It happens to most everyone as we get older. We have kids, we get busy with our careers. And before we know it, we start telling our friends we could lose 30 pounds, but we don’t. What health implications do those 30 extra pounds have? You may tell yourself your blood pressure is fine, you feel ok, but it starts to add up as we get older.
How we look changes too. A lot of people look older when they are overweight: Skin starts to look unhealthy, a bit grey, maybe some acne, bags under our eyes. Our clothes probably fit a bit too tight.
And then our activities take a hit. Sometimes I notice the overweight people at a staging area, sweating bullets and out of breath as they unload their bikes. I see them back at their vehicle after a single-track ride, red faces, soaked with sweat, out of breath and ready for a nap. Those 30 extra pounds take a bite out of your seat time. If you could lose that extra weight, you would have more energy to spend on the trail. You would have more muscle mass to throw that bike around and you certainly would not have to take a rest after unloading your bike.
On May 1, 2019, I weighed in at 145 pounds at 5’2” tall. While not obese, I felt it was time to lose a few pounds. I wanted to be able to go for longer rides without becoming tired. I enlisted the help of a professional and with his guidance, eating plans and workout schedule (I added 2 more workouts to my weekly schedule) I lost 22 pounds in 5 months and gained 4 pounds of muscle. It was hard, very hard! I went monthly to my nutritionist for weigh-ins and to make sure I wasn't losing any muscle mass and to discuss my progress and, yes, my slip-ups. Beer and sushi were my vices oh, and the daily Oreo cookies. March 2020, I weigh 125 pounds. I feel great, I have no aches and pains, a resting heart rate of 52, low cholesterol, I am stronger and fitter than I was a year ago, I look great and my riding has improved exponentially.
We can all do it despite our age and gender. I'm 48 years old and no way do I look or act like I'm 48, I look more like a 30-something and I act like I'm 12 most days.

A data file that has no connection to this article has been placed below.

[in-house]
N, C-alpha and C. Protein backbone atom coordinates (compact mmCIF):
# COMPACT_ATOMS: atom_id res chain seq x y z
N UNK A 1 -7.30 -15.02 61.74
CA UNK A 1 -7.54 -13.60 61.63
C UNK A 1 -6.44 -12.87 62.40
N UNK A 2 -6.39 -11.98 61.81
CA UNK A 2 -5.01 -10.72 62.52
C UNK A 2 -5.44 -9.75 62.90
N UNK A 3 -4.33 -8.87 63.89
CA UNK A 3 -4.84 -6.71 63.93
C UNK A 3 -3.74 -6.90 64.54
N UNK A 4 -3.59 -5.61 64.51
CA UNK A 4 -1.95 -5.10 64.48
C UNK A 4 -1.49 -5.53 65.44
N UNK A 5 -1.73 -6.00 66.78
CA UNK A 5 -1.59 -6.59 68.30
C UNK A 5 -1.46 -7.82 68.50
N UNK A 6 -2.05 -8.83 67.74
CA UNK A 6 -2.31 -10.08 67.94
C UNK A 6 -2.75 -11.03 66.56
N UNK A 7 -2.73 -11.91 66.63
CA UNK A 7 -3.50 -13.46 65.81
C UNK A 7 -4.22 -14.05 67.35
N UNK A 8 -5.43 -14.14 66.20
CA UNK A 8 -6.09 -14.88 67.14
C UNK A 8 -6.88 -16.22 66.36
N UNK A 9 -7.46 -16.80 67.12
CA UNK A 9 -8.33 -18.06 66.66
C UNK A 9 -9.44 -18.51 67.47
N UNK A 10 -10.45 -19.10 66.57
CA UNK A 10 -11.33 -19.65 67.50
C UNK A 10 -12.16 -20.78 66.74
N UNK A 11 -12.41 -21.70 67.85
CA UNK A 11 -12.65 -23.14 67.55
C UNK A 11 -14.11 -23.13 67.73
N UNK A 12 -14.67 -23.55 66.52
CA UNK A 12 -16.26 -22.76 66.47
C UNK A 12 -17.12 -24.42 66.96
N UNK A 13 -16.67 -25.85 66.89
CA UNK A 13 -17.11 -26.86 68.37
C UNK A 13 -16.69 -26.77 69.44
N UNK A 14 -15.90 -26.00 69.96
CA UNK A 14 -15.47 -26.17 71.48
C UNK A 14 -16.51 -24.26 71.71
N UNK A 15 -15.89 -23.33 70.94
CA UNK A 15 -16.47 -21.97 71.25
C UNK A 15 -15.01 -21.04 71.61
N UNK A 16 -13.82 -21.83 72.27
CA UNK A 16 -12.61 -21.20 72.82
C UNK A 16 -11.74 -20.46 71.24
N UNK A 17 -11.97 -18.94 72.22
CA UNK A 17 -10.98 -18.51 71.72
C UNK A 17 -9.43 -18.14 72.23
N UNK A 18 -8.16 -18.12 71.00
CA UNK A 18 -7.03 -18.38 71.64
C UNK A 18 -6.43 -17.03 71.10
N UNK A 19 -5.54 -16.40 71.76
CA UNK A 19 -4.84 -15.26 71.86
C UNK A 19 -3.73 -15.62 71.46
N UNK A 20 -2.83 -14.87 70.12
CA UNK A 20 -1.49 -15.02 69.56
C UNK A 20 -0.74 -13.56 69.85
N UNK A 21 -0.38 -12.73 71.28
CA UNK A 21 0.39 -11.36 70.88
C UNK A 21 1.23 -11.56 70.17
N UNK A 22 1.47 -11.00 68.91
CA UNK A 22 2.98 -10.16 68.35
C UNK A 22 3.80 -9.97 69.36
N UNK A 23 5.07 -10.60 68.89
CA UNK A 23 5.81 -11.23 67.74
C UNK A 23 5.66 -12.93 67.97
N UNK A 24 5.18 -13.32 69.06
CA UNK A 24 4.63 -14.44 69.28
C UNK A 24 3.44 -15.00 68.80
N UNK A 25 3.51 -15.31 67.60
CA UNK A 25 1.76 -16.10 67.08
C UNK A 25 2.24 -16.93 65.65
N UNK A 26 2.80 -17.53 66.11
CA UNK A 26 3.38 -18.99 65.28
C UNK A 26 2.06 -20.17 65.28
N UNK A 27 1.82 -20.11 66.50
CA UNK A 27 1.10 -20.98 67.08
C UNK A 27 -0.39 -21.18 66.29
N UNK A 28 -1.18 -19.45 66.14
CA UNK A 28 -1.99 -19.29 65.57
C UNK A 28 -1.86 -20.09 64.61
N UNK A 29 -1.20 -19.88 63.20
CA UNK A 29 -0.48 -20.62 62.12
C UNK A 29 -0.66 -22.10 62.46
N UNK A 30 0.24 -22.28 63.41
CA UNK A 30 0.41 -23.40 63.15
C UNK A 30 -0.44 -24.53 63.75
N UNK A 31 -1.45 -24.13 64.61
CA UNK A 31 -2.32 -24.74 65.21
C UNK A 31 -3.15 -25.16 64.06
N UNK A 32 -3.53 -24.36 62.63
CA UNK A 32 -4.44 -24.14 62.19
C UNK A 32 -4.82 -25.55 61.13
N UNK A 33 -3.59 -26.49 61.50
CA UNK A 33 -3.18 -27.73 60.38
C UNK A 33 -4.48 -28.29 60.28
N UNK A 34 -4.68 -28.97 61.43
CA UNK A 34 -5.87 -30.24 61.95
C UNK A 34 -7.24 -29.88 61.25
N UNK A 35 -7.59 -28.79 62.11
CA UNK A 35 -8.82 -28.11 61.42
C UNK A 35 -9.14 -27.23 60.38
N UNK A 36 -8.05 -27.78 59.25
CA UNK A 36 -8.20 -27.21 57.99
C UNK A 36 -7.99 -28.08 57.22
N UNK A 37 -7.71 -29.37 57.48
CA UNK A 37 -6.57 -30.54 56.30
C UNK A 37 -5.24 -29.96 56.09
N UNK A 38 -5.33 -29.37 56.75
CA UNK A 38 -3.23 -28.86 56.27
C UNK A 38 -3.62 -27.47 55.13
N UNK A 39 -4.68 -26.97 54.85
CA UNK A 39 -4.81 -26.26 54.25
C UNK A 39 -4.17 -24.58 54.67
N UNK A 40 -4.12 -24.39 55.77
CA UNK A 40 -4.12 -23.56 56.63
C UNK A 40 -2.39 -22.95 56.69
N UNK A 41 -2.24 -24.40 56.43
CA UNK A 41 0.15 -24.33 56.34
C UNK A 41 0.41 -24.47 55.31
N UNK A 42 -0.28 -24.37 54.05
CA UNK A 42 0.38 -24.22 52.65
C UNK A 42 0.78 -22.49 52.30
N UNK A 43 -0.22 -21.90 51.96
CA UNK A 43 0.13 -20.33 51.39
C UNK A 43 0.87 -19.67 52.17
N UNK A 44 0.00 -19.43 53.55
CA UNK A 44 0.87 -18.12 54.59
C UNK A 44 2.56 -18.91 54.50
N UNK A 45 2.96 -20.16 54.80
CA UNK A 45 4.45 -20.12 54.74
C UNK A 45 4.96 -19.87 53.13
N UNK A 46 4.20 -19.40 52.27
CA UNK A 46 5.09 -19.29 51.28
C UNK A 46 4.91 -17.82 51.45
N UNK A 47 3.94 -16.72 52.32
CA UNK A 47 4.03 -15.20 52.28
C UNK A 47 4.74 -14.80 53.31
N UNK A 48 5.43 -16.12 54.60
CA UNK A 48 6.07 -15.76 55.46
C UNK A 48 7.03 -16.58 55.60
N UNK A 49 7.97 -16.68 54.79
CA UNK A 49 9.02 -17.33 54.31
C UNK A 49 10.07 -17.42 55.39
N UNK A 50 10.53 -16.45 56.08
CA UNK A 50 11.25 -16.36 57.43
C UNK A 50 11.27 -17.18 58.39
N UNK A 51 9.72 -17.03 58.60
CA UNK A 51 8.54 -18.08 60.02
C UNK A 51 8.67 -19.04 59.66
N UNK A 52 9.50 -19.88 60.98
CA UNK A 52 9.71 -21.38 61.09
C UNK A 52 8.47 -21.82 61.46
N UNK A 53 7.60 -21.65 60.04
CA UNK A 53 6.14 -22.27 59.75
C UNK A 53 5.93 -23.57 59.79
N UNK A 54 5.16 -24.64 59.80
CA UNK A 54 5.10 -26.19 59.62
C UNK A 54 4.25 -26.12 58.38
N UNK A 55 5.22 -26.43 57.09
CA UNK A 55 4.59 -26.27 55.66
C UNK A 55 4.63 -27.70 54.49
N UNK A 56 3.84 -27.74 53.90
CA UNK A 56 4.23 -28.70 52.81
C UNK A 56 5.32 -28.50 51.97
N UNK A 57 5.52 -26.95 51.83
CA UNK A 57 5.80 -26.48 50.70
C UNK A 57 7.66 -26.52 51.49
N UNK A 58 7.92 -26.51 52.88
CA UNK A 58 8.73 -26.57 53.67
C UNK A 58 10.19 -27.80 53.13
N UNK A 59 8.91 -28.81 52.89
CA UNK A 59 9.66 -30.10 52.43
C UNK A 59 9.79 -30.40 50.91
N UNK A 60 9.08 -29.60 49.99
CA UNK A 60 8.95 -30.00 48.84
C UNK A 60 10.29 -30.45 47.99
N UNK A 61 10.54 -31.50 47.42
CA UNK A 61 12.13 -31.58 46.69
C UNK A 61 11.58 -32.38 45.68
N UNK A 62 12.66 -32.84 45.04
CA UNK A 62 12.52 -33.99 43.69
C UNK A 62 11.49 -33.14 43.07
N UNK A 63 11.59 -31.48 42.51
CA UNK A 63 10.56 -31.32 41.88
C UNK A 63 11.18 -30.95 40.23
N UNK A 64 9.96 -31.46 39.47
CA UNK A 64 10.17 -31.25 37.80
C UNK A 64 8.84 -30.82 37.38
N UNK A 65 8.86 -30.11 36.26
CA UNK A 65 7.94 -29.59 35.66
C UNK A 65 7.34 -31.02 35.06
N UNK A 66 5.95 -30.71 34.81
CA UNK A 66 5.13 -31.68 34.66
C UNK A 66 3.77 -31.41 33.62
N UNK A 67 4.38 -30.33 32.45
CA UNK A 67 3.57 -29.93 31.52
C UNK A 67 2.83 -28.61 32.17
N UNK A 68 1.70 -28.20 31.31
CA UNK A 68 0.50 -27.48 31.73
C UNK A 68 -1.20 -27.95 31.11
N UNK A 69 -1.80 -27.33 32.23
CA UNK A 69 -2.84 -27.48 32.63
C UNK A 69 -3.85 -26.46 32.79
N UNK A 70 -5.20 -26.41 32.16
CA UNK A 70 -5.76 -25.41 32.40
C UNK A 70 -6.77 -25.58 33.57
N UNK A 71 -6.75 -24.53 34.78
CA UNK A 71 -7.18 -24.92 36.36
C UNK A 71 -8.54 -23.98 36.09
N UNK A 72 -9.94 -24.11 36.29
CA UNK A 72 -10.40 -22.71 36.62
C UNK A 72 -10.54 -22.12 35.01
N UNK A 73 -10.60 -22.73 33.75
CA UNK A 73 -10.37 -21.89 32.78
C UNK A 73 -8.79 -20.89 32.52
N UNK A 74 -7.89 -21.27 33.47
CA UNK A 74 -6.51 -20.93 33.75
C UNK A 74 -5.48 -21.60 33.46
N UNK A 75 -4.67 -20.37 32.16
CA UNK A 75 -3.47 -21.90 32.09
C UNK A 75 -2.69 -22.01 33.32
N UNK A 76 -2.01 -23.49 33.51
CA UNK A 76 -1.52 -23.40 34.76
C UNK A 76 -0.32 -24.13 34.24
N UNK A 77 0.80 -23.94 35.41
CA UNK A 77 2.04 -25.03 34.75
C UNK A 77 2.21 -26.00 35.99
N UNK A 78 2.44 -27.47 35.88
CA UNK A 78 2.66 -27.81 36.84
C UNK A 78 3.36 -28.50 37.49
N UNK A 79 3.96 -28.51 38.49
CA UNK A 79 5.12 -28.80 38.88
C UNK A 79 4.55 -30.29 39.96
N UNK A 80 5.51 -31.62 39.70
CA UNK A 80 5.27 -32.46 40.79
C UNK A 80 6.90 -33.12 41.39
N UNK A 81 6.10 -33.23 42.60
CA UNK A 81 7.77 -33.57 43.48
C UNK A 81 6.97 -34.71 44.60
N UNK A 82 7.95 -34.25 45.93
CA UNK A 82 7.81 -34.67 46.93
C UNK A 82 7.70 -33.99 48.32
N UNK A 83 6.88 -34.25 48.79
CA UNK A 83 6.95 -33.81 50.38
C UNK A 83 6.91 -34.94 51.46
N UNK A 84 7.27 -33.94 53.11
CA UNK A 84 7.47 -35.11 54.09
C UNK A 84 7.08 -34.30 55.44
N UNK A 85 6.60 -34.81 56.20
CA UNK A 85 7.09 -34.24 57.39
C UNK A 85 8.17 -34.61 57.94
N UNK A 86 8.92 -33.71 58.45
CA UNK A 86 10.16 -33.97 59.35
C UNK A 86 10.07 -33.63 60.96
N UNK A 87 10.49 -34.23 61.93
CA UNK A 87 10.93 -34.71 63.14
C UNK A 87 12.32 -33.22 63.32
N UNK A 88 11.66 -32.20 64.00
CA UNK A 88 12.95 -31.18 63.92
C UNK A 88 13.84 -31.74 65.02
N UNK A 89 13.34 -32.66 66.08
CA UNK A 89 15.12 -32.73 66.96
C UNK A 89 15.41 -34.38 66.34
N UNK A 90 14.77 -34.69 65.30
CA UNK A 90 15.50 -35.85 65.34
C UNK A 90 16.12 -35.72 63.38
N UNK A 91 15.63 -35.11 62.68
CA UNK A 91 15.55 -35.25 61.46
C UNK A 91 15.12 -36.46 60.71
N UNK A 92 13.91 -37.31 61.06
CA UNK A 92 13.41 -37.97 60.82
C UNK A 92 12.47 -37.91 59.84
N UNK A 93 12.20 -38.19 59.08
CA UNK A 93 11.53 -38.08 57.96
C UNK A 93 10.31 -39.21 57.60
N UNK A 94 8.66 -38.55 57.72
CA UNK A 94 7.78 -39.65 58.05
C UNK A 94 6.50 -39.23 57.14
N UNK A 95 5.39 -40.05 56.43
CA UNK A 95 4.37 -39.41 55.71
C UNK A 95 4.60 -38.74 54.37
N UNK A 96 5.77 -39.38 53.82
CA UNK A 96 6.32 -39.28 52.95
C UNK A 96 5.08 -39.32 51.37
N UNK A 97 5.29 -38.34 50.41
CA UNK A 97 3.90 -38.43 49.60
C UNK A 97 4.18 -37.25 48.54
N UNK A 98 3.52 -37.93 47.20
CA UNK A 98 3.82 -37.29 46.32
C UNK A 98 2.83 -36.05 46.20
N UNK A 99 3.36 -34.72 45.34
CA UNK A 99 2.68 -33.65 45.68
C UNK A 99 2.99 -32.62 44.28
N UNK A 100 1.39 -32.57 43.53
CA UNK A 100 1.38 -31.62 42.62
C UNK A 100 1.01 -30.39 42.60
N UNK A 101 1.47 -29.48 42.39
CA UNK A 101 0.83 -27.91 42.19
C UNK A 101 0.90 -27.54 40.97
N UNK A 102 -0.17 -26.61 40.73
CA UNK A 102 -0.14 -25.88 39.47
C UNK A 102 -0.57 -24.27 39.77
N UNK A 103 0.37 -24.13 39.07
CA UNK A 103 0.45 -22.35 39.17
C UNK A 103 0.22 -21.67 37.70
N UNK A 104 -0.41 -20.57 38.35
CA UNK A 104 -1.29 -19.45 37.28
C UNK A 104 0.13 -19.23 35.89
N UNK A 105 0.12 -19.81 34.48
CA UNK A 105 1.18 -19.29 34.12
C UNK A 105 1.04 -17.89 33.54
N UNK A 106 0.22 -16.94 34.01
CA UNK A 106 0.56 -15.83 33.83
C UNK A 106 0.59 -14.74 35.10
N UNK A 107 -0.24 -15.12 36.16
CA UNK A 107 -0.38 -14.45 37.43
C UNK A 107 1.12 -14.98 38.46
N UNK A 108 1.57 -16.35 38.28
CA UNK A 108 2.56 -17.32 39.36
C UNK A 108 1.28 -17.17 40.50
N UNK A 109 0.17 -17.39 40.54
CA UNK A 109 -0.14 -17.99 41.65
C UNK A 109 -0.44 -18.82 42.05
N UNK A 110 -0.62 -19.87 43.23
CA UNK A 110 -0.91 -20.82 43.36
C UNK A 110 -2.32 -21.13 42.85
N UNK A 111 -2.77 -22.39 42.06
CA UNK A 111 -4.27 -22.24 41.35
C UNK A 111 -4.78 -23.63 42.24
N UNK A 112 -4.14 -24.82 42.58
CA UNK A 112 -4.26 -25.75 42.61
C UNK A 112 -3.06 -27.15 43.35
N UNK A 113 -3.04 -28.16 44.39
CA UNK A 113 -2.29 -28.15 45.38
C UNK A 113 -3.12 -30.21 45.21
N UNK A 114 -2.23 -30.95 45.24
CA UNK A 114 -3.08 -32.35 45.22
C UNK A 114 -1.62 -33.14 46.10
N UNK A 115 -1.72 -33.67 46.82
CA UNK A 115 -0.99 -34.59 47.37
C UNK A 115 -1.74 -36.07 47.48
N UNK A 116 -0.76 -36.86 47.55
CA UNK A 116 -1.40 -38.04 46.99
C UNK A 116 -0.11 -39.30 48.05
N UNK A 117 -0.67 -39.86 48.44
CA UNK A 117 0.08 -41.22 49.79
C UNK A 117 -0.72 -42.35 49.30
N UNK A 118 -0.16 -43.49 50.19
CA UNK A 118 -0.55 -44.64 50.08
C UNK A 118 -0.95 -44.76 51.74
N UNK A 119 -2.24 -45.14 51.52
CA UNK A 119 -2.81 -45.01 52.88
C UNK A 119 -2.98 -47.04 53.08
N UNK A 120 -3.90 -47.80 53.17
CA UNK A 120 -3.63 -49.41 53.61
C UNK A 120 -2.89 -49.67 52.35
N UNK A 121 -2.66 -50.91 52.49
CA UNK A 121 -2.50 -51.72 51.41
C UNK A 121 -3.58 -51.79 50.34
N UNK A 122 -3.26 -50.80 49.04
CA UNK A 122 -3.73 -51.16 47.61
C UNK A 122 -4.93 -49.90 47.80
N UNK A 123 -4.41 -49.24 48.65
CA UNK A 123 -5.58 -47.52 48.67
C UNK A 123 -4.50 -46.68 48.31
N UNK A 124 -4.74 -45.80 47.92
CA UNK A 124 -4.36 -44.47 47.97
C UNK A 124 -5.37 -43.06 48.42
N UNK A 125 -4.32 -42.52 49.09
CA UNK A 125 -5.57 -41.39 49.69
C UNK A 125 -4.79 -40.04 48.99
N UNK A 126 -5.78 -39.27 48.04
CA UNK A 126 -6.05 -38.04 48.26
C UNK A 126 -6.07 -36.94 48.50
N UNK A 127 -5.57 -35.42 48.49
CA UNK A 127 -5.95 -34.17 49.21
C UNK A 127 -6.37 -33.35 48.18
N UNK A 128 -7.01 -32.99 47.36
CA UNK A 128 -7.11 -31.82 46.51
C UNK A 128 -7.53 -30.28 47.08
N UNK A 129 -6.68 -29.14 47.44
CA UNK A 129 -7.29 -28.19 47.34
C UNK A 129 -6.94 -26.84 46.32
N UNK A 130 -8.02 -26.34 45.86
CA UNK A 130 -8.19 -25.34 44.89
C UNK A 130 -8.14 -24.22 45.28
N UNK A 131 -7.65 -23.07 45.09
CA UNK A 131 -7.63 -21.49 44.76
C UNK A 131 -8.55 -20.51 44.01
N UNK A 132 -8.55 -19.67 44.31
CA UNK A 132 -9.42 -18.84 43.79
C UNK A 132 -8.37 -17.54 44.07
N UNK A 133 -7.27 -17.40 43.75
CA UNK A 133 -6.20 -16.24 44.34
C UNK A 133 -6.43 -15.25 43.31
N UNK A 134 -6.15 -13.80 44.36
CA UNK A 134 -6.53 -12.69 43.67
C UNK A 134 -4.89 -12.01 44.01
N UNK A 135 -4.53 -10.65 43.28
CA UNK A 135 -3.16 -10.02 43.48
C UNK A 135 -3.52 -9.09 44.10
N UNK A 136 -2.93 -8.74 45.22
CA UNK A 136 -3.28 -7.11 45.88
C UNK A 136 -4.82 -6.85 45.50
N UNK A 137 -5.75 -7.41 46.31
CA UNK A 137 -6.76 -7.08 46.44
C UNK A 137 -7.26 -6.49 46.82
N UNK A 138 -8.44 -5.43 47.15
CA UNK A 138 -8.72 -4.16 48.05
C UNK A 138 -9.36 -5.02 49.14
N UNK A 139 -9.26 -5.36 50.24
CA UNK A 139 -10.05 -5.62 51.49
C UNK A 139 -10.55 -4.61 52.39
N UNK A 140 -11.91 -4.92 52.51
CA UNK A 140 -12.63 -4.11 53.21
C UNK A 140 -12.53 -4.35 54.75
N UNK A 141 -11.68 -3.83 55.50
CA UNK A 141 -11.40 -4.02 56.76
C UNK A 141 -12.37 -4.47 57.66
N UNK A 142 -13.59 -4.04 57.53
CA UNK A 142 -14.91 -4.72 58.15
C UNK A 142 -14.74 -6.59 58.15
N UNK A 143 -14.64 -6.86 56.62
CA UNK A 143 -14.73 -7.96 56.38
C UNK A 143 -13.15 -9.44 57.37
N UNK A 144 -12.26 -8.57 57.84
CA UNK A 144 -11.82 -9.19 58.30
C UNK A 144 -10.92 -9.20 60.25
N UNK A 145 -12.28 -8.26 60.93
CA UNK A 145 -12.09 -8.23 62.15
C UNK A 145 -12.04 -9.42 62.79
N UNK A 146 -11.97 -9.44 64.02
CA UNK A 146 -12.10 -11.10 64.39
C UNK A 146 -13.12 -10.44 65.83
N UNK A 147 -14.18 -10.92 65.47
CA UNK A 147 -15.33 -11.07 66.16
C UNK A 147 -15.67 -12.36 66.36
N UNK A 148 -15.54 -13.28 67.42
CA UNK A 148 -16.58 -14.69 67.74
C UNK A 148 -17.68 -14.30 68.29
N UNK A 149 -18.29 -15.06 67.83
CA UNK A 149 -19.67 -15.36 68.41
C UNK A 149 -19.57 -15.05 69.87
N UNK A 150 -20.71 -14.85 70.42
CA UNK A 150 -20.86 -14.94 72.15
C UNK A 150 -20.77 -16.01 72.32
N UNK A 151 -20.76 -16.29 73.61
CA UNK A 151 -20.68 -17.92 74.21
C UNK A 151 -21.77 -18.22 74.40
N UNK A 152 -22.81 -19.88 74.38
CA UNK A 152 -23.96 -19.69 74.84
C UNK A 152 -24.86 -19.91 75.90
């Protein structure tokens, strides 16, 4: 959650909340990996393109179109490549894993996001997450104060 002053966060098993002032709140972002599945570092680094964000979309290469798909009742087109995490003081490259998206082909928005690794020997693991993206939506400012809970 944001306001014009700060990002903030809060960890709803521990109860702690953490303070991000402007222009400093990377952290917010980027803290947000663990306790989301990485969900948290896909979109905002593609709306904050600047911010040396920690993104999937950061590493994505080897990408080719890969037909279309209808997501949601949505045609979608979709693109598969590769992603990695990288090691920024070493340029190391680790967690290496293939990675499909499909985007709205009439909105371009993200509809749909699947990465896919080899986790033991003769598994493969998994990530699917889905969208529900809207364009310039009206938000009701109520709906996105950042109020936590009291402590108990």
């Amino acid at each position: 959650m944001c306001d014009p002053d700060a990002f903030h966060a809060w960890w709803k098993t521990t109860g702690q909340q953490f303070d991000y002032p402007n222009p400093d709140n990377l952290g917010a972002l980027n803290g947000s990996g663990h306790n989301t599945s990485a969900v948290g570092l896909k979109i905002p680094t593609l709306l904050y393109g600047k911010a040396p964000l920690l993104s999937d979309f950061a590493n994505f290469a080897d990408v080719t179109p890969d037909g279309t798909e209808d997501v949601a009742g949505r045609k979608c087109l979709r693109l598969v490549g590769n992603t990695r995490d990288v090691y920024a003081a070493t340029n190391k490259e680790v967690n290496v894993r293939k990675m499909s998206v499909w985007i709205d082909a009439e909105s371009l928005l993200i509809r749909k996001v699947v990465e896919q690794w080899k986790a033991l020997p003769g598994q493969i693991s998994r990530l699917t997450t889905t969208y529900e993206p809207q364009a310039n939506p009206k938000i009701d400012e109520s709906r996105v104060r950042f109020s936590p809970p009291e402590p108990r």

Sometimes we have the willpower but not the knowledge. Sometimes we all just need someone on our side to give us a pat on the rear to get us motivated. I remember in my 30s I weighed close to 200 pounds. My doctor kept telling me to lose weight, but she never told me how. I figured it out for the most part but did end up working with a nutritionist. Best money I ever spent on myself.
We should take care of ourselves, no one else will and we only get one body, so why not look after it! Check out Fitriders’ nutritional programs. Do something amazing for yourself.
After spending 2 days playing a roller derby tournament in the U.S., I came to reflect on this topic quite a bit. The biggest problem I had was finding enough quality food to eat to fuel my activity. Roller derby can burn up to 1500 calories per hour. I figure I burned 1000 calories day one and 300-400 day 2 (I spent half the last game on the bench with a groin injury).
The hotel had the usual free breakfast: powdered eggs, white bread, pastries, sugary cereal, yogurt. I didn't have a problem with the breakfast options, but what about lunch, snacks and dinner? Our first game was at noon, so we ended up at a Japanese steakhouse/sushi bar for a team dinner. Our 2nd game was scheduled for 8 pm. I knew eating a steak was the wrong choice, and unfortunately, while you might think the veggies were a good choice, it takes a long time to digest vegetables, so sadly those were out. I chose sashimi and a bowl of white rice. My biggest mistake was the soy sauce. I was most likely on the edge of dehydration from game 1 and the soy sauce defiantly exacerbated the dehydration. While the white rice was a good choice as it has low fibre and is easily digested, I ate too much of it. The end result prior to game 2 was not so good. I was sluggish, tired and my gut hurt. I didn't play that well, in fact the entire team felt the same. We were tired from not sleeping well the night before, the long drive and the lack of quality food and choices.
A lot of us brought food but it's not the same. The best choice for us would have been a small plate of pasta and a good quality tomato sauce. The pasta is easily digestible, and the tomato sauce is low in fat and because the sauce is puréed, easily digestible. Both the pasta and tomato sauce contain carbohydrates for fuel and the tomato sauce has some vitamins and minerals.
The large portions you typically get at a restaurant are sometimes over the top. I would have been better off eating half the food I ordered, and instead paired it with a protein shake after game 1 and a banana before game 2.
Every time I go to the gym, play derby or go for a long dirt bike day, I ask myself “what snacks do I need” and “what am I currently eating and how will it effect my performance?”
There are so many diets out there that promise weight loss and other “results” if you eliminate one food group or another. The reality is you need to think of food as fuel for the adventure. You need to think: “What type of food do I need to have the energy I need to perform?”
With all the confusion around nutrition, FitRiders will be working on a cookbook for riders, with nutrition and calorie content for each meal. In addition, it will take the mystery out of what to eat, when to eat and what activity will benefit from different food types. The right food choice makes a difference. Even with the help of a nutritionist I have got it wrong on many occasions. Through trial and error, I have found what works for me. I can't wait to share my recipes for success and hope anyone who is interested in feeling better will use my experiences to help themselves. So, stay tuned sports fans for more nutritional information and the odd recipe here.
Karl Tettmann, Co-Founder. Avid health and fitness coach who just loves to ride.